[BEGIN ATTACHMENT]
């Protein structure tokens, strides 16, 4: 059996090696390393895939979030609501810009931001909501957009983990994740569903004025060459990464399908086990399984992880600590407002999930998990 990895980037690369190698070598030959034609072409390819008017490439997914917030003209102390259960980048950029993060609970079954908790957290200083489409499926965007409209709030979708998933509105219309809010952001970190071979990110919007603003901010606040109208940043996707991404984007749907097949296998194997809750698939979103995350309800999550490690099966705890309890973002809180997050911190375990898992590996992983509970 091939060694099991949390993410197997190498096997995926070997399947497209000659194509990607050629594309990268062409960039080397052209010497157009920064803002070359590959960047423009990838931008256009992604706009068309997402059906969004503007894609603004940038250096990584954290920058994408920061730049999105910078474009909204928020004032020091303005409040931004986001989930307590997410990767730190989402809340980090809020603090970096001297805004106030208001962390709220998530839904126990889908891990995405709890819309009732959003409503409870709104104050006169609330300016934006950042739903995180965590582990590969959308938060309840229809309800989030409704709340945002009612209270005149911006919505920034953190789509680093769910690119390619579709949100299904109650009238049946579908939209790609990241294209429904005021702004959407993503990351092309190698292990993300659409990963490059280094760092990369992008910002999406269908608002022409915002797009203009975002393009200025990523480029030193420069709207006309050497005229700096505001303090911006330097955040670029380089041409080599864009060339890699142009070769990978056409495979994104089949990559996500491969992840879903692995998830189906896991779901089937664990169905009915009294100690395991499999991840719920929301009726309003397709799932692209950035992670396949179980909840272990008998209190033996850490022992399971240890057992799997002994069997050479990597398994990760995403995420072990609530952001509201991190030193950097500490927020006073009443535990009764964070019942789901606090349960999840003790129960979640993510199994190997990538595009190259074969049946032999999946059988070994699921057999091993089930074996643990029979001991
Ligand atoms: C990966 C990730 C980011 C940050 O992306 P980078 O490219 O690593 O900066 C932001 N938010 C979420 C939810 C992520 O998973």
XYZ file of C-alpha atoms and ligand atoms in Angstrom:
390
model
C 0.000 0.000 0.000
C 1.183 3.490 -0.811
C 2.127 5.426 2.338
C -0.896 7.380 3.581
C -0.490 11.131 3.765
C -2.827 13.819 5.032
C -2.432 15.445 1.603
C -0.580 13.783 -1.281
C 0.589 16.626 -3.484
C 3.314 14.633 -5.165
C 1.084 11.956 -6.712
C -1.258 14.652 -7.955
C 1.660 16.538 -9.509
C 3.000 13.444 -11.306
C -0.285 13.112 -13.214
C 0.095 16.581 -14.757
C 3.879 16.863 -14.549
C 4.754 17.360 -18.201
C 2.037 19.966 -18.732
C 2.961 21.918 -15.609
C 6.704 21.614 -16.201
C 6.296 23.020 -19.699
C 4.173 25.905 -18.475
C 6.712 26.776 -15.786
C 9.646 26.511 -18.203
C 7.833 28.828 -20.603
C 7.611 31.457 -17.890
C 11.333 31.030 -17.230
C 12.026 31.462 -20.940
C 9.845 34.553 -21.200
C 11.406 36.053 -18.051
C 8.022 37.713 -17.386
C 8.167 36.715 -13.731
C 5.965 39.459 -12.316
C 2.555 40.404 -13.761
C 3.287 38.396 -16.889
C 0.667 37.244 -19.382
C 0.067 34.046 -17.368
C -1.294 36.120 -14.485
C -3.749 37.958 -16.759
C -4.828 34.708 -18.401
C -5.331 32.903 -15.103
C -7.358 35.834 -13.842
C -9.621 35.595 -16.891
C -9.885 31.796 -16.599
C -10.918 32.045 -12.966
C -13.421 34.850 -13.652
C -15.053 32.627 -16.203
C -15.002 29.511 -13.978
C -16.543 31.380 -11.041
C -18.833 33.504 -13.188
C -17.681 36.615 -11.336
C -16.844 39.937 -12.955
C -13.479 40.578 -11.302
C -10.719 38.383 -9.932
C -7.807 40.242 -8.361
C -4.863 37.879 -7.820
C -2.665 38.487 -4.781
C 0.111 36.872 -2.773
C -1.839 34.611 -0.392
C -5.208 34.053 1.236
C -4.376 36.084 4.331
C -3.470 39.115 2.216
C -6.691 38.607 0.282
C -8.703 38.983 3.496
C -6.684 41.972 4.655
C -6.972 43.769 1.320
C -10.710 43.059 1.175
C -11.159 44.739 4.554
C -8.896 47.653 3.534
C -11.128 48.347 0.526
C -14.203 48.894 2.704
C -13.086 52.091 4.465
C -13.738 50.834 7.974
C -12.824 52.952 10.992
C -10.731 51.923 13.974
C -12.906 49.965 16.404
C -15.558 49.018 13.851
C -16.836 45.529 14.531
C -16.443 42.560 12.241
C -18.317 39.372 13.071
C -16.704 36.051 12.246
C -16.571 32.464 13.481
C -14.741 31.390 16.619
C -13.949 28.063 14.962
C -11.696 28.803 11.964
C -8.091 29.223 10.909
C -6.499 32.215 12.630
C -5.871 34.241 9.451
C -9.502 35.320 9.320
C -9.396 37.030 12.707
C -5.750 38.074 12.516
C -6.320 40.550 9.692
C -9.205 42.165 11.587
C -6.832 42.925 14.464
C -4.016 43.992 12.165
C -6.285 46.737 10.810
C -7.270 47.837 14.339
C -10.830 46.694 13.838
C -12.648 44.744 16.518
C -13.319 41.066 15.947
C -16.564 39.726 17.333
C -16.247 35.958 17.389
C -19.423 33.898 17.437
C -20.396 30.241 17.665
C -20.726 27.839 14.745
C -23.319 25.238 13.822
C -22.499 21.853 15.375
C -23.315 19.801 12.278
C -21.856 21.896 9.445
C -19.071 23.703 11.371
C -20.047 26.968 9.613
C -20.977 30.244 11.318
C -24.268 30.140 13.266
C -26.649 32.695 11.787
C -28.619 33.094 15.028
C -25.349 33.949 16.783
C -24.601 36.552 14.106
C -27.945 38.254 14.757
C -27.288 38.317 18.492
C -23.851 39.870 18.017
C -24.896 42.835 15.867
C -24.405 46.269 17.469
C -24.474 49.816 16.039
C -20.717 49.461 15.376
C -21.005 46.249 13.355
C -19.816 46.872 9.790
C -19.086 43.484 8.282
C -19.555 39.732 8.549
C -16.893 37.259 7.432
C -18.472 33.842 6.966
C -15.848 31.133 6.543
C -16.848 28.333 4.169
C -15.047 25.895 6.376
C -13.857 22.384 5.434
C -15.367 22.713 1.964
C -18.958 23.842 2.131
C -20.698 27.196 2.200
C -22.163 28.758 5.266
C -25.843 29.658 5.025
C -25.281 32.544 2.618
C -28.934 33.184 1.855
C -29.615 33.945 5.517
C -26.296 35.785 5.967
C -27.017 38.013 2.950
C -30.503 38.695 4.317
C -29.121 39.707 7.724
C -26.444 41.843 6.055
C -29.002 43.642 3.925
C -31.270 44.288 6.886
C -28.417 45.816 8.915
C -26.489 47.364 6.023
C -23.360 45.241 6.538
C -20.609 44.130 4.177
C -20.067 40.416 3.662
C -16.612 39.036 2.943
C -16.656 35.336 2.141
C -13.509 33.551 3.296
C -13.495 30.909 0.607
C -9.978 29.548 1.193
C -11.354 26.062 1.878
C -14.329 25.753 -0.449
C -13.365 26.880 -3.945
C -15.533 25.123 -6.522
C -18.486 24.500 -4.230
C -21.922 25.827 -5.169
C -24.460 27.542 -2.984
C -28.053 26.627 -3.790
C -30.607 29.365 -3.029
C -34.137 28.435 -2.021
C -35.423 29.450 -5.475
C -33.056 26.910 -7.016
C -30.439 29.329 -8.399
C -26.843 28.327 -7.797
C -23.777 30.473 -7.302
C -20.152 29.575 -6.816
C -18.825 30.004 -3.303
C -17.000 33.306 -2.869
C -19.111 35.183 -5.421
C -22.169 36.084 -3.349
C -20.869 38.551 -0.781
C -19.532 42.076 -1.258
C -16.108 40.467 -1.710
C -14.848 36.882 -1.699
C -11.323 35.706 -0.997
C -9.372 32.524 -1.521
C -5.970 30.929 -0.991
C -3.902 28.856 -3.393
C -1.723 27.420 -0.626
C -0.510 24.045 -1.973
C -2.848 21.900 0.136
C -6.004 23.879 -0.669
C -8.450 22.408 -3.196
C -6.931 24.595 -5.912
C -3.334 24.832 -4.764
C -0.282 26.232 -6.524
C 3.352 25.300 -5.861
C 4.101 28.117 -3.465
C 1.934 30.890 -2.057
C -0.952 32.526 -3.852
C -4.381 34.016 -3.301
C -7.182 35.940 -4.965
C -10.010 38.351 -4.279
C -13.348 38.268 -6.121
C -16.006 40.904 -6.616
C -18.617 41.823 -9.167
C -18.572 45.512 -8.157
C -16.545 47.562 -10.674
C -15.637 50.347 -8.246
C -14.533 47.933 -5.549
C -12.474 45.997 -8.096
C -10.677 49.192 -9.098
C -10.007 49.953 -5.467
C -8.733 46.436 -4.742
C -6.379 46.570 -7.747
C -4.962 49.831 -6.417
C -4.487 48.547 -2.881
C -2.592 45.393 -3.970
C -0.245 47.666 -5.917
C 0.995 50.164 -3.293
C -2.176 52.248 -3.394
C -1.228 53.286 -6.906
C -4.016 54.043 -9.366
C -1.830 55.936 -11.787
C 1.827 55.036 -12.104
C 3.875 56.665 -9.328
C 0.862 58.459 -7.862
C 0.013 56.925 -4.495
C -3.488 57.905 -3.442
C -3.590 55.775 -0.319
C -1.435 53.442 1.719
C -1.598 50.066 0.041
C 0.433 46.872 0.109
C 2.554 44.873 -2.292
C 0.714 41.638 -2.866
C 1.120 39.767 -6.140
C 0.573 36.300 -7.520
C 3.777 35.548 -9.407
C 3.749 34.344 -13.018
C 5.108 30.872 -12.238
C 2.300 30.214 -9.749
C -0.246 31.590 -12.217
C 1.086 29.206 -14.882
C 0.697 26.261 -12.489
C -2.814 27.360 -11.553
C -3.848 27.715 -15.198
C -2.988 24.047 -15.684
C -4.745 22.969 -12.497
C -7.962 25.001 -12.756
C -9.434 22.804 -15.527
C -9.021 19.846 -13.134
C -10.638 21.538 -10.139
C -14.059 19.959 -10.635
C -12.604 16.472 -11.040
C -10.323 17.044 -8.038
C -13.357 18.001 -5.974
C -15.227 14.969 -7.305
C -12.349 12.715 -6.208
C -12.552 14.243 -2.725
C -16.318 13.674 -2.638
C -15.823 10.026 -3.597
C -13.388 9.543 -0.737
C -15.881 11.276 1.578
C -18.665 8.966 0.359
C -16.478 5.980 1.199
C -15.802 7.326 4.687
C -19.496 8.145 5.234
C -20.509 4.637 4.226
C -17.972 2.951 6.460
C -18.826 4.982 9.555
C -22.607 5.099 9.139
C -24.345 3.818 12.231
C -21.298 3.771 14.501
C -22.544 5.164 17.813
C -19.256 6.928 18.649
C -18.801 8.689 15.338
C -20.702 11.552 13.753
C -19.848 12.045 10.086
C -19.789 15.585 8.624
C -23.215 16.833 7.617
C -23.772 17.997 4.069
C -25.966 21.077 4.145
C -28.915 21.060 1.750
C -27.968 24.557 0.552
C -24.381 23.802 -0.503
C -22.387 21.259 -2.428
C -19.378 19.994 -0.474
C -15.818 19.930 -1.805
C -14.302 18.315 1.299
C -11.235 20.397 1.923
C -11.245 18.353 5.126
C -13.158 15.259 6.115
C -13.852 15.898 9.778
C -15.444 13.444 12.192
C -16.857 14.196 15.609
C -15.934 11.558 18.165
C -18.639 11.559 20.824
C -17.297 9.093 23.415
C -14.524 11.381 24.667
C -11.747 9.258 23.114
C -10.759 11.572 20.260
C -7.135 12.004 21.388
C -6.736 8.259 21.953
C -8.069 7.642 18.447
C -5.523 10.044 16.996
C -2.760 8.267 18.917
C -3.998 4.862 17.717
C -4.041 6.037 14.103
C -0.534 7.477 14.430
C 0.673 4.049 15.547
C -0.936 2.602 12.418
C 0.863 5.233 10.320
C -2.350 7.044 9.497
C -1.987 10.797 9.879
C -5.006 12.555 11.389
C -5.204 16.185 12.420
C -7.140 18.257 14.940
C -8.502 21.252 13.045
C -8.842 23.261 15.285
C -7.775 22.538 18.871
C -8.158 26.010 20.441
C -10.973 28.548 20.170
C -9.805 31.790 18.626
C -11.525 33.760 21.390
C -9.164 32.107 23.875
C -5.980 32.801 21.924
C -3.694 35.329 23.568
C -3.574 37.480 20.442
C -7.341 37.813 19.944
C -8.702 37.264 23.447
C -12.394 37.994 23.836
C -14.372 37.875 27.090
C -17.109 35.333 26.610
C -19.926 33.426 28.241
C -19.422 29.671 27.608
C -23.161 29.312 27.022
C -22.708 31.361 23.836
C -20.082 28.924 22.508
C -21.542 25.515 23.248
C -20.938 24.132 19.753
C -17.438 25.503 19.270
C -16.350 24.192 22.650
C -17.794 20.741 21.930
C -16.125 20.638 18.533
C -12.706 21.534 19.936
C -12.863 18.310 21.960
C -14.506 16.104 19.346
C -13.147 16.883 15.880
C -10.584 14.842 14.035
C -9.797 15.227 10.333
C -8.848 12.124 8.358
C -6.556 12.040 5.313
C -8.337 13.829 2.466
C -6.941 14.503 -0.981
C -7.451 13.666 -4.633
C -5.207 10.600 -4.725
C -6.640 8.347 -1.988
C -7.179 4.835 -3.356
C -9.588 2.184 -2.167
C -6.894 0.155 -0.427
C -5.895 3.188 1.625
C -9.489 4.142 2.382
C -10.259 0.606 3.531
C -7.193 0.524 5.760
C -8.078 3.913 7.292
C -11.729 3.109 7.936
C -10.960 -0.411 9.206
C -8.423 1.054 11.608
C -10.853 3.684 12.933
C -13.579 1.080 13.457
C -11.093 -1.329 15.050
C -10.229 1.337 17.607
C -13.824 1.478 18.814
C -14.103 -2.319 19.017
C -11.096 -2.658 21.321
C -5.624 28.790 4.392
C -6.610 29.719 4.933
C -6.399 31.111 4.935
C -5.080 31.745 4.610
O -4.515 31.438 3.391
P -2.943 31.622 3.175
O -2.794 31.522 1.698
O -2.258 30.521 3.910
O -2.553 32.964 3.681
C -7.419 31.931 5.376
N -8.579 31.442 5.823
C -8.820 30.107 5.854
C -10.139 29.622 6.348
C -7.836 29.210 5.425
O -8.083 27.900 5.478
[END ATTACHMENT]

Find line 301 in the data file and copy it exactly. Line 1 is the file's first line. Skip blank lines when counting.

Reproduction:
C -15.934 11.558 18.165